White House advisor Valerie Jarrett (L) talks with White House Chief of Staff Denis McDonough prior to an event in the White House State Dining Room, where President Obama announced the resignation of Attorney General Eric Holder, on Sept. 25. (REUTERS/Larry Downing)

Valerie Jarrett is President Obama's top adviser on apparently everything. She is "The Obama Whisperer," according to Noam Scheiber in a profile in The New Republic.

In this role, she has attracted the ire of liberal allies outside the White House and no small amount of partisan pettiness from conservatives. (Mitt Romney somehow thought it an insult to say that Obama only listens to two people, his wife and Jarrett.)

And inside the White House, she has watched these last six years as a roster of "the smartest guys in the room," have all departed, mostly on the wrong side of Valerie Jarrett.

We encourage everyone to read Scheiber's piece. Below are seven things we learned about maybe the most important woman in the United States.

1.  Valerie Jarrett is the most powerful black woman in White House history

“Her role since she has been at the White House is one of the broadest and most expansive roles that I think has ever existed in the West Wing,” says Anita Dunn, Obama’s former communications director.  It's no wonder that Romney (via another top Republican) seemed fixated on her power.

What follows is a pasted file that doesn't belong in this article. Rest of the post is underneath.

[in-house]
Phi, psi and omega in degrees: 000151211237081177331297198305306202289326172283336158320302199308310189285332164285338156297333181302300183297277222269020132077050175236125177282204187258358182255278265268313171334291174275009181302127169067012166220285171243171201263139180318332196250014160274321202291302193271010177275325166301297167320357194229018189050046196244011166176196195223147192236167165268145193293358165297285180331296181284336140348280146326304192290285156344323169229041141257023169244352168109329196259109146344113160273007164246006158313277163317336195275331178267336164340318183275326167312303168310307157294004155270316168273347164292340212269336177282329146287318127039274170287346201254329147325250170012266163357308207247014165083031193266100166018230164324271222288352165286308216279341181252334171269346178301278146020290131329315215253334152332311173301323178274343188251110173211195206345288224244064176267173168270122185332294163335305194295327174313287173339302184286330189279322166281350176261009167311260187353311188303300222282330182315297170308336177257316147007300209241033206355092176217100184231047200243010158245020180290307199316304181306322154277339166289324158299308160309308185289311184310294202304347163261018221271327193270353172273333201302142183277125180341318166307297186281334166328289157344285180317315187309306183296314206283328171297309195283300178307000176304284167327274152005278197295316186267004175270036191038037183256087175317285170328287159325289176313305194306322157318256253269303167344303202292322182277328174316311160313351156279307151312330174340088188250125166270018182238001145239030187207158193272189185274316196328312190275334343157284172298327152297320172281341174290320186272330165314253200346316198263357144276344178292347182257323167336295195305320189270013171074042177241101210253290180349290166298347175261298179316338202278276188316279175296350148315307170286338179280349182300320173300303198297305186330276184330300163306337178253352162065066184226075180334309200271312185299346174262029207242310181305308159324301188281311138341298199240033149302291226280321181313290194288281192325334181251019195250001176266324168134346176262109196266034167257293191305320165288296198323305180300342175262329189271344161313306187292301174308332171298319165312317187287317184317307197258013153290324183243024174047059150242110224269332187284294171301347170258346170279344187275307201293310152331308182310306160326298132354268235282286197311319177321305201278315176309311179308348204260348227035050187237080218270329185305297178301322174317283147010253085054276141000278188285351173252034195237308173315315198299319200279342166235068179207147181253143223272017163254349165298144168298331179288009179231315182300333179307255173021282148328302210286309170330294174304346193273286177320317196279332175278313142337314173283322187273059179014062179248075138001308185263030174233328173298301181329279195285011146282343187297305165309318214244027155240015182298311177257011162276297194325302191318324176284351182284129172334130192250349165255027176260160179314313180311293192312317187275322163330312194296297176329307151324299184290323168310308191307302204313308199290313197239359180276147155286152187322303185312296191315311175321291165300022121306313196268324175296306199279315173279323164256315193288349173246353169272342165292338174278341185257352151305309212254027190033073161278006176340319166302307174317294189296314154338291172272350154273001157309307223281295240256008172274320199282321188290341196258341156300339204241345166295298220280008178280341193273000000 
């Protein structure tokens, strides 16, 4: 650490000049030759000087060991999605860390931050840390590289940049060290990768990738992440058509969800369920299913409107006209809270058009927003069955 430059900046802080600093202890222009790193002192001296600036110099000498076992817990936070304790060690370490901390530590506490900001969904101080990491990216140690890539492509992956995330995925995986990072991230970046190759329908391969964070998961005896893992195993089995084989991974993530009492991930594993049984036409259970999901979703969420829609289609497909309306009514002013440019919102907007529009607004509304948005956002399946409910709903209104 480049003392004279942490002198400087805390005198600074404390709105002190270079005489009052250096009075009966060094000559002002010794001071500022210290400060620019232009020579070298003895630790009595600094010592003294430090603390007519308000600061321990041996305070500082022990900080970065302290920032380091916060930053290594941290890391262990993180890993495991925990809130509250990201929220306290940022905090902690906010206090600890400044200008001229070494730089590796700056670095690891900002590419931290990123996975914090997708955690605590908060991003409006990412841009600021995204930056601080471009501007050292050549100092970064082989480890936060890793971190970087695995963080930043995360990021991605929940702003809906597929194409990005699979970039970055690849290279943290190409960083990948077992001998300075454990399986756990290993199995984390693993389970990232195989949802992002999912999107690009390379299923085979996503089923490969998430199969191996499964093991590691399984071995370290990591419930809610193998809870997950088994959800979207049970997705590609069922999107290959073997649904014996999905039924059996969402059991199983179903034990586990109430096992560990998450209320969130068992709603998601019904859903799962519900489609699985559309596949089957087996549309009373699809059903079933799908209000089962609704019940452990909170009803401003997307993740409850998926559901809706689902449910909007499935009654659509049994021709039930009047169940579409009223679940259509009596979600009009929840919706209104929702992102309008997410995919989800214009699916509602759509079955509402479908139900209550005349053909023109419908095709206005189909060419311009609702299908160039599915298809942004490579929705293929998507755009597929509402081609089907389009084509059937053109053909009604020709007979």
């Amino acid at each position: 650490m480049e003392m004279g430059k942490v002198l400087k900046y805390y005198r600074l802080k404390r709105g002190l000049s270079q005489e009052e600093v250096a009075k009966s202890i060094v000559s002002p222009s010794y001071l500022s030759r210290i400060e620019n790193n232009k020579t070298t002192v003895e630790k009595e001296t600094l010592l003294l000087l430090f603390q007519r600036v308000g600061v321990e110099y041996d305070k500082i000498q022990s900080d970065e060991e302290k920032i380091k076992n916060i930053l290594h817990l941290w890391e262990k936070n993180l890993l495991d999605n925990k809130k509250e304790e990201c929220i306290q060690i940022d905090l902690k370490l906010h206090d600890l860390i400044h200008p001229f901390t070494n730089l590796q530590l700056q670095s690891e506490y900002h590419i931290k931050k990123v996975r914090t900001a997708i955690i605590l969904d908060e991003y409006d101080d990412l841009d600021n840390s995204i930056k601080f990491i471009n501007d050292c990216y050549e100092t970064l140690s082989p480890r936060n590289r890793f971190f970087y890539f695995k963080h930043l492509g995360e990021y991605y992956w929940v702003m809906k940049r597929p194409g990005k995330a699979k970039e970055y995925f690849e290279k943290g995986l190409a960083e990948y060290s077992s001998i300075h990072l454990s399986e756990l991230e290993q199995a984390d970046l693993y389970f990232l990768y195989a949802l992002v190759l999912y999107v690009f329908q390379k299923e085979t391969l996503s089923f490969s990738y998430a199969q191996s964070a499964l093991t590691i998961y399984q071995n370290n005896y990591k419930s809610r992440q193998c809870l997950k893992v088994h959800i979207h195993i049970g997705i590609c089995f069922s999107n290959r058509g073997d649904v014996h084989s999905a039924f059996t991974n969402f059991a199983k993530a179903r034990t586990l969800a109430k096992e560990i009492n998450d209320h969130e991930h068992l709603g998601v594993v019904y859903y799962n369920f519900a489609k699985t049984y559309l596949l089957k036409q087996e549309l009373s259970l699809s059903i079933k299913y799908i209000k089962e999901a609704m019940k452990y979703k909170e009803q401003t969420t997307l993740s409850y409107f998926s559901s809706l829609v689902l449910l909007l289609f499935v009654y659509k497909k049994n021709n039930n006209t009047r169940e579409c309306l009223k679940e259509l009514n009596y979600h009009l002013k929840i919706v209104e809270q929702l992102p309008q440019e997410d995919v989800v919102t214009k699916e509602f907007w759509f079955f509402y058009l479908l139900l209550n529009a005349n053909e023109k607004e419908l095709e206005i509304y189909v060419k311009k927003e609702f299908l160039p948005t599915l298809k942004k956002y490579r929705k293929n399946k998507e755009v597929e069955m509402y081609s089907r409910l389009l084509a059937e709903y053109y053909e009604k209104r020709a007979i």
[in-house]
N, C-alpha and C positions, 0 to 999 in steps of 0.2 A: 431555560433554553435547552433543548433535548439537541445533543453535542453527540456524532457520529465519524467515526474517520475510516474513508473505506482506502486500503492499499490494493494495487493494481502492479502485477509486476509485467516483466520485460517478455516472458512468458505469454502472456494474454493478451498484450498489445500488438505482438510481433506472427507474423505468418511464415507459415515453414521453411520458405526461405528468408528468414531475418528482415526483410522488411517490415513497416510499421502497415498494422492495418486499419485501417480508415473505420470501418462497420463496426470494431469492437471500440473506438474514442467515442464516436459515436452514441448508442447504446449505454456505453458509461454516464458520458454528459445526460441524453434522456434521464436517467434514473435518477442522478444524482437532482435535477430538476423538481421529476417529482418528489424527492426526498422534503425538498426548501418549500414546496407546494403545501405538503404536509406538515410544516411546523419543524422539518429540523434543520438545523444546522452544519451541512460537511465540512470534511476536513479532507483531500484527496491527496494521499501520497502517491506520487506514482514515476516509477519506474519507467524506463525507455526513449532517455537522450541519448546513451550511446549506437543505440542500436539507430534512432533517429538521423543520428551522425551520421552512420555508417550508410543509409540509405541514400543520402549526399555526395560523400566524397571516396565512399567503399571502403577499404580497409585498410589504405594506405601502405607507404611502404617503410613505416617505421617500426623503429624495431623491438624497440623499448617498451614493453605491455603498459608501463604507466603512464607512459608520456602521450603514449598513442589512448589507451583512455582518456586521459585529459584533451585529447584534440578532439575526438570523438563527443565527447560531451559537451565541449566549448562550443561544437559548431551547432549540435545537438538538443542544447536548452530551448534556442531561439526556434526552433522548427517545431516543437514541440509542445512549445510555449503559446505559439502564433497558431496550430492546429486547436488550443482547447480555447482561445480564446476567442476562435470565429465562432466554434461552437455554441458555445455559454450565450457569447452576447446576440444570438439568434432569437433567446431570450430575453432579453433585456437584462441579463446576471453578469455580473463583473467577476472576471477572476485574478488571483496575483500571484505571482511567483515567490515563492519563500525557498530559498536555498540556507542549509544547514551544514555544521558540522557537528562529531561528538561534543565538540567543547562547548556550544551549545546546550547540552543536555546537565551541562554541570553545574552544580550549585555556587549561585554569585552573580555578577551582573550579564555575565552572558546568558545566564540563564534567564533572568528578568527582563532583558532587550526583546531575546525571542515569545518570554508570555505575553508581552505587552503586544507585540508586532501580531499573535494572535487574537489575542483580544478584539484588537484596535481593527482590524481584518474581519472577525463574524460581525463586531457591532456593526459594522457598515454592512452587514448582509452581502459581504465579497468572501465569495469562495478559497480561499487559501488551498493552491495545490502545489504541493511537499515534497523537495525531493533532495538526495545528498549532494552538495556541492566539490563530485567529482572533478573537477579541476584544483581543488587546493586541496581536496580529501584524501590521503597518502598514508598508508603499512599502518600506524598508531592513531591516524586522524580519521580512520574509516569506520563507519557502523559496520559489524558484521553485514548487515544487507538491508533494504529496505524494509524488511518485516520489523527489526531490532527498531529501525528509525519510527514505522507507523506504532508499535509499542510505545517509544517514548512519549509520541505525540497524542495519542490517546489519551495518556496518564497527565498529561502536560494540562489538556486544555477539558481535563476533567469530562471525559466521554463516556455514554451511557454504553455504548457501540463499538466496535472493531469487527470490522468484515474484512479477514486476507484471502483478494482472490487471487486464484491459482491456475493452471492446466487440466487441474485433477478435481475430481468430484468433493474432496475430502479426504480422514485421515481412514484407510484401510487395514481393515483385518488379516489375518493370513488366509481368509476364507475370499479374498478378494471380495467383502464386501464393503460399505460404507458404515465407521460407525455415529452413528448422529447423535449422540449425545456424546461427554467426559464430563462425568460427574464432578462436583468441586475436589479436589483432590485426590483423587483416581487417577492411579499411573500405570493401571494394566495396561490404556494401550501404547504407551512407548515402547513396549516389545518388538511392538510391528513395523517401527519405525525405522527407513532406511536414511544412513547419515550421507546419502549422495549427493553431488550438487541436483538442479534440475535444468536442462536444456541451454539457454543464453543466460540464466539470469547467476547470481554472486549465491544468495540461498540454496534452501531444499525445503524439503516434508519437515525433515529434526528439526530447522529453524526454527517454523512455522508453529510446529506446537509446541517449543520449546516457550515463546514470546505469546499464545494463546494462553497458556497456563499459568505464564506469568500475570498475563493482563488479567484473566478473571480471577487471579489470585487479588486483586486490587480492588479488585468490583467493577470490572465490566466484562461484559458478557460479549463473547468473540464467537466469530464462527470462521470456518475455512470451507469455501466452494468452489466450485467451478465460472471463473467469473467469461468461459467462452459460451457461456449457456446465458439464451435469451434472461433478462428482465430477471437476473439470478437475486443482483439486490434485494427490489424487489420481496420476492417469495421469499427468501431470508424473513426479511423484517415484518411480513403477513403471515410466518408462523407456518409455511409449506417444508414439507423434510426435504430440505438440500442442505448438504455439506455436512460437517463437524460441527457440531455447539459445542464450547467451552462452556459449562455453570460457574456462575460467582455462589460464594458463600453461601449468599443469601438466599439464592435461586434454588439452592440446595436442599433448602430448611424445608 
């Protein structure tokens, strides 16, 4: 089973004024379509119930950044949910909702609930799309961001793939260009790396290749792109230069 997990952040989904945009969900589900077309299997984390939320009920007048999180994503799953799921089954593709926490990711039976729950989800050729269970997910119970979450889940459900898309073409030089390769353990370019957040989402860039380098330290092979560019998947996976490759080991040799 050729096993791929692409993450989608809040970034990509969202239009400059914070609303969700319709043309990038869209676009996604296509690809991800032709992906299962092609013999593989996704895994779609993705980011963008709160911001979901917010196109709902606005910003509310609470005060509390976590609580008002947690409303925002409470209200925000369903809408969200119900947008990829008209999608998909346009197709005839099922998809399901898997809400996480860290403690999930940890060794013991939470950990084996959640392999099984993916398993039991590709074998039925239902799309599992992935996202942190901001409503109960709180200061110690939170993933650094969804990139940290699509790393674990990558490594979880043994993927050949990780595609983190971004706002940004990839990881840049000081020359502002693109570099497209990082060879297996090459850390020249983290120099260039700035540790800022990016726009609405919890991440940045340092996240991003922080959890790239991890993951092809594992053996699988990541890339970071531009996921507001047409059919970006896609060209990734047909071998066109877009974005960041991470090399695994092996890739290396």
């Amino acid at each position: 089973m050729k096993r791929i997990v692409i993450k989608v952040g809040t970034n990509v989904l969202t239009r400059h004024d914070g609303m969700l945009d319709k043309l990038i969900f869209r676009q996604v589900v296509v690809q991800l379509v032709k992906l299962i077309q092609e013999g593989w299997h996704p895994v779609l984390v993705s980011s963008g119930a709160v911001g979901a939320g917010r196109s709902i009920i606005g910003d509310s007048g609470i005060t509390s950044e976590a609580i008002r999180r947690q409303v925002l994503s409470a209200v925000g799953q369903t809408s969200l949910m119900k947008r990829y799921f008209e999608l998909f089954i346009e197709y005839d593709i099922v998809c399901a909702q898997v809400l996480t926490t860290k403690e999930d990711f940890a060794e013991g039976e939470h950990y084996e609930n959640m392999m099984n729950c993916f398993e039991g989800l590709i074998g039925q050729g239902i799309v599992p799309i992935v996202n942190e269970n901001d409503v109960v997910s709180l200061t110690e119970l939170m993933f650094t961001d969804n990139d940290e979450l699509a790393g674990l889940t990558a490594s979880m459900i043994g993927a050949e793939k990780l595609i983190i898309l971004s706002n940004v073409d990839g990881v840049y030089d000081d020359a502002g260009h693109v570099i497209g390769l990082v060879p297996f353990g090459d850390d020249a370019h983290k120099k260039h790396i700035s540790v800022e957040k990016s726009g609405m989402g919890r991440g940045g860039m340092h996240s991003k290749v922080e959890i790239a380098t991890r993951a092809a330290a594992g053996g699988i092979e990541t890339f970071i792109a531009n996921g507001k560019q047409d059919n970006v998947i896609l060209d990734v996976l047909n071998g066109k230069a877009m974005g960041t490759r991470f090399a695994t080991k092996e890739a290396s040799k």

Because of her race, but also because of her gender, Jarrett is a singular figure in American politics. Anytime Obama gets criticized for having an old-boys club, Jarrett's name comes up as the exception to the that rule. And, on matters of race, her name comes up as someone who gets it, telegraphing how Obama really feels.

Perhaps the only recent parallel is Karl Rove, who was equally feared, yet also praised far and wide for his political chops. Jarrett's wide portfolio, by contrast, seems to puzzle people and raise questions about whether she is actually qualified.

2. Speaking of race, Jarrett is Obama's post-racial race woman

From the TNR piece:

She had enjoyed real clout on the campaign, but the way she used it — encouraging Obama to give his famous race speech, and bringing Latinos, blacks, gays, and women into the heart of the operation at a time when the post-racial rhetoric had gotten thick — didn’t win her much respect. Even after Obama made Jarrett a senior adviser and put her in charge of outreach to constituency groups, her lack of Washington experience made her easy to dismiss.

On Ferguson, Jarrett, Obama and Attorney General Eric Holder decided amongst the three of them that Holder would go to Missouri. She was also in touch with Al Sharpton on events on the ground. But on the Henry Louis Gates's run in with a police officer, it was Jarrett who urged Obama go on clean-up duty after he said that the police had "acted stupidly."

3. 'Boardroom liberalism' is the new limousine liberalism

For all their rhetorical focus on the grassroots and change coming from the bottom-up and from outsiders, this White House is taken with the elite, in a way that belies much of its rhetoric. It's an establishmentarianism and celebrity worship borne of Jarrett's privileged background, which means cameos on "The Good Wife" and marshaling Zach Galifianakis for the Obamacare rollout.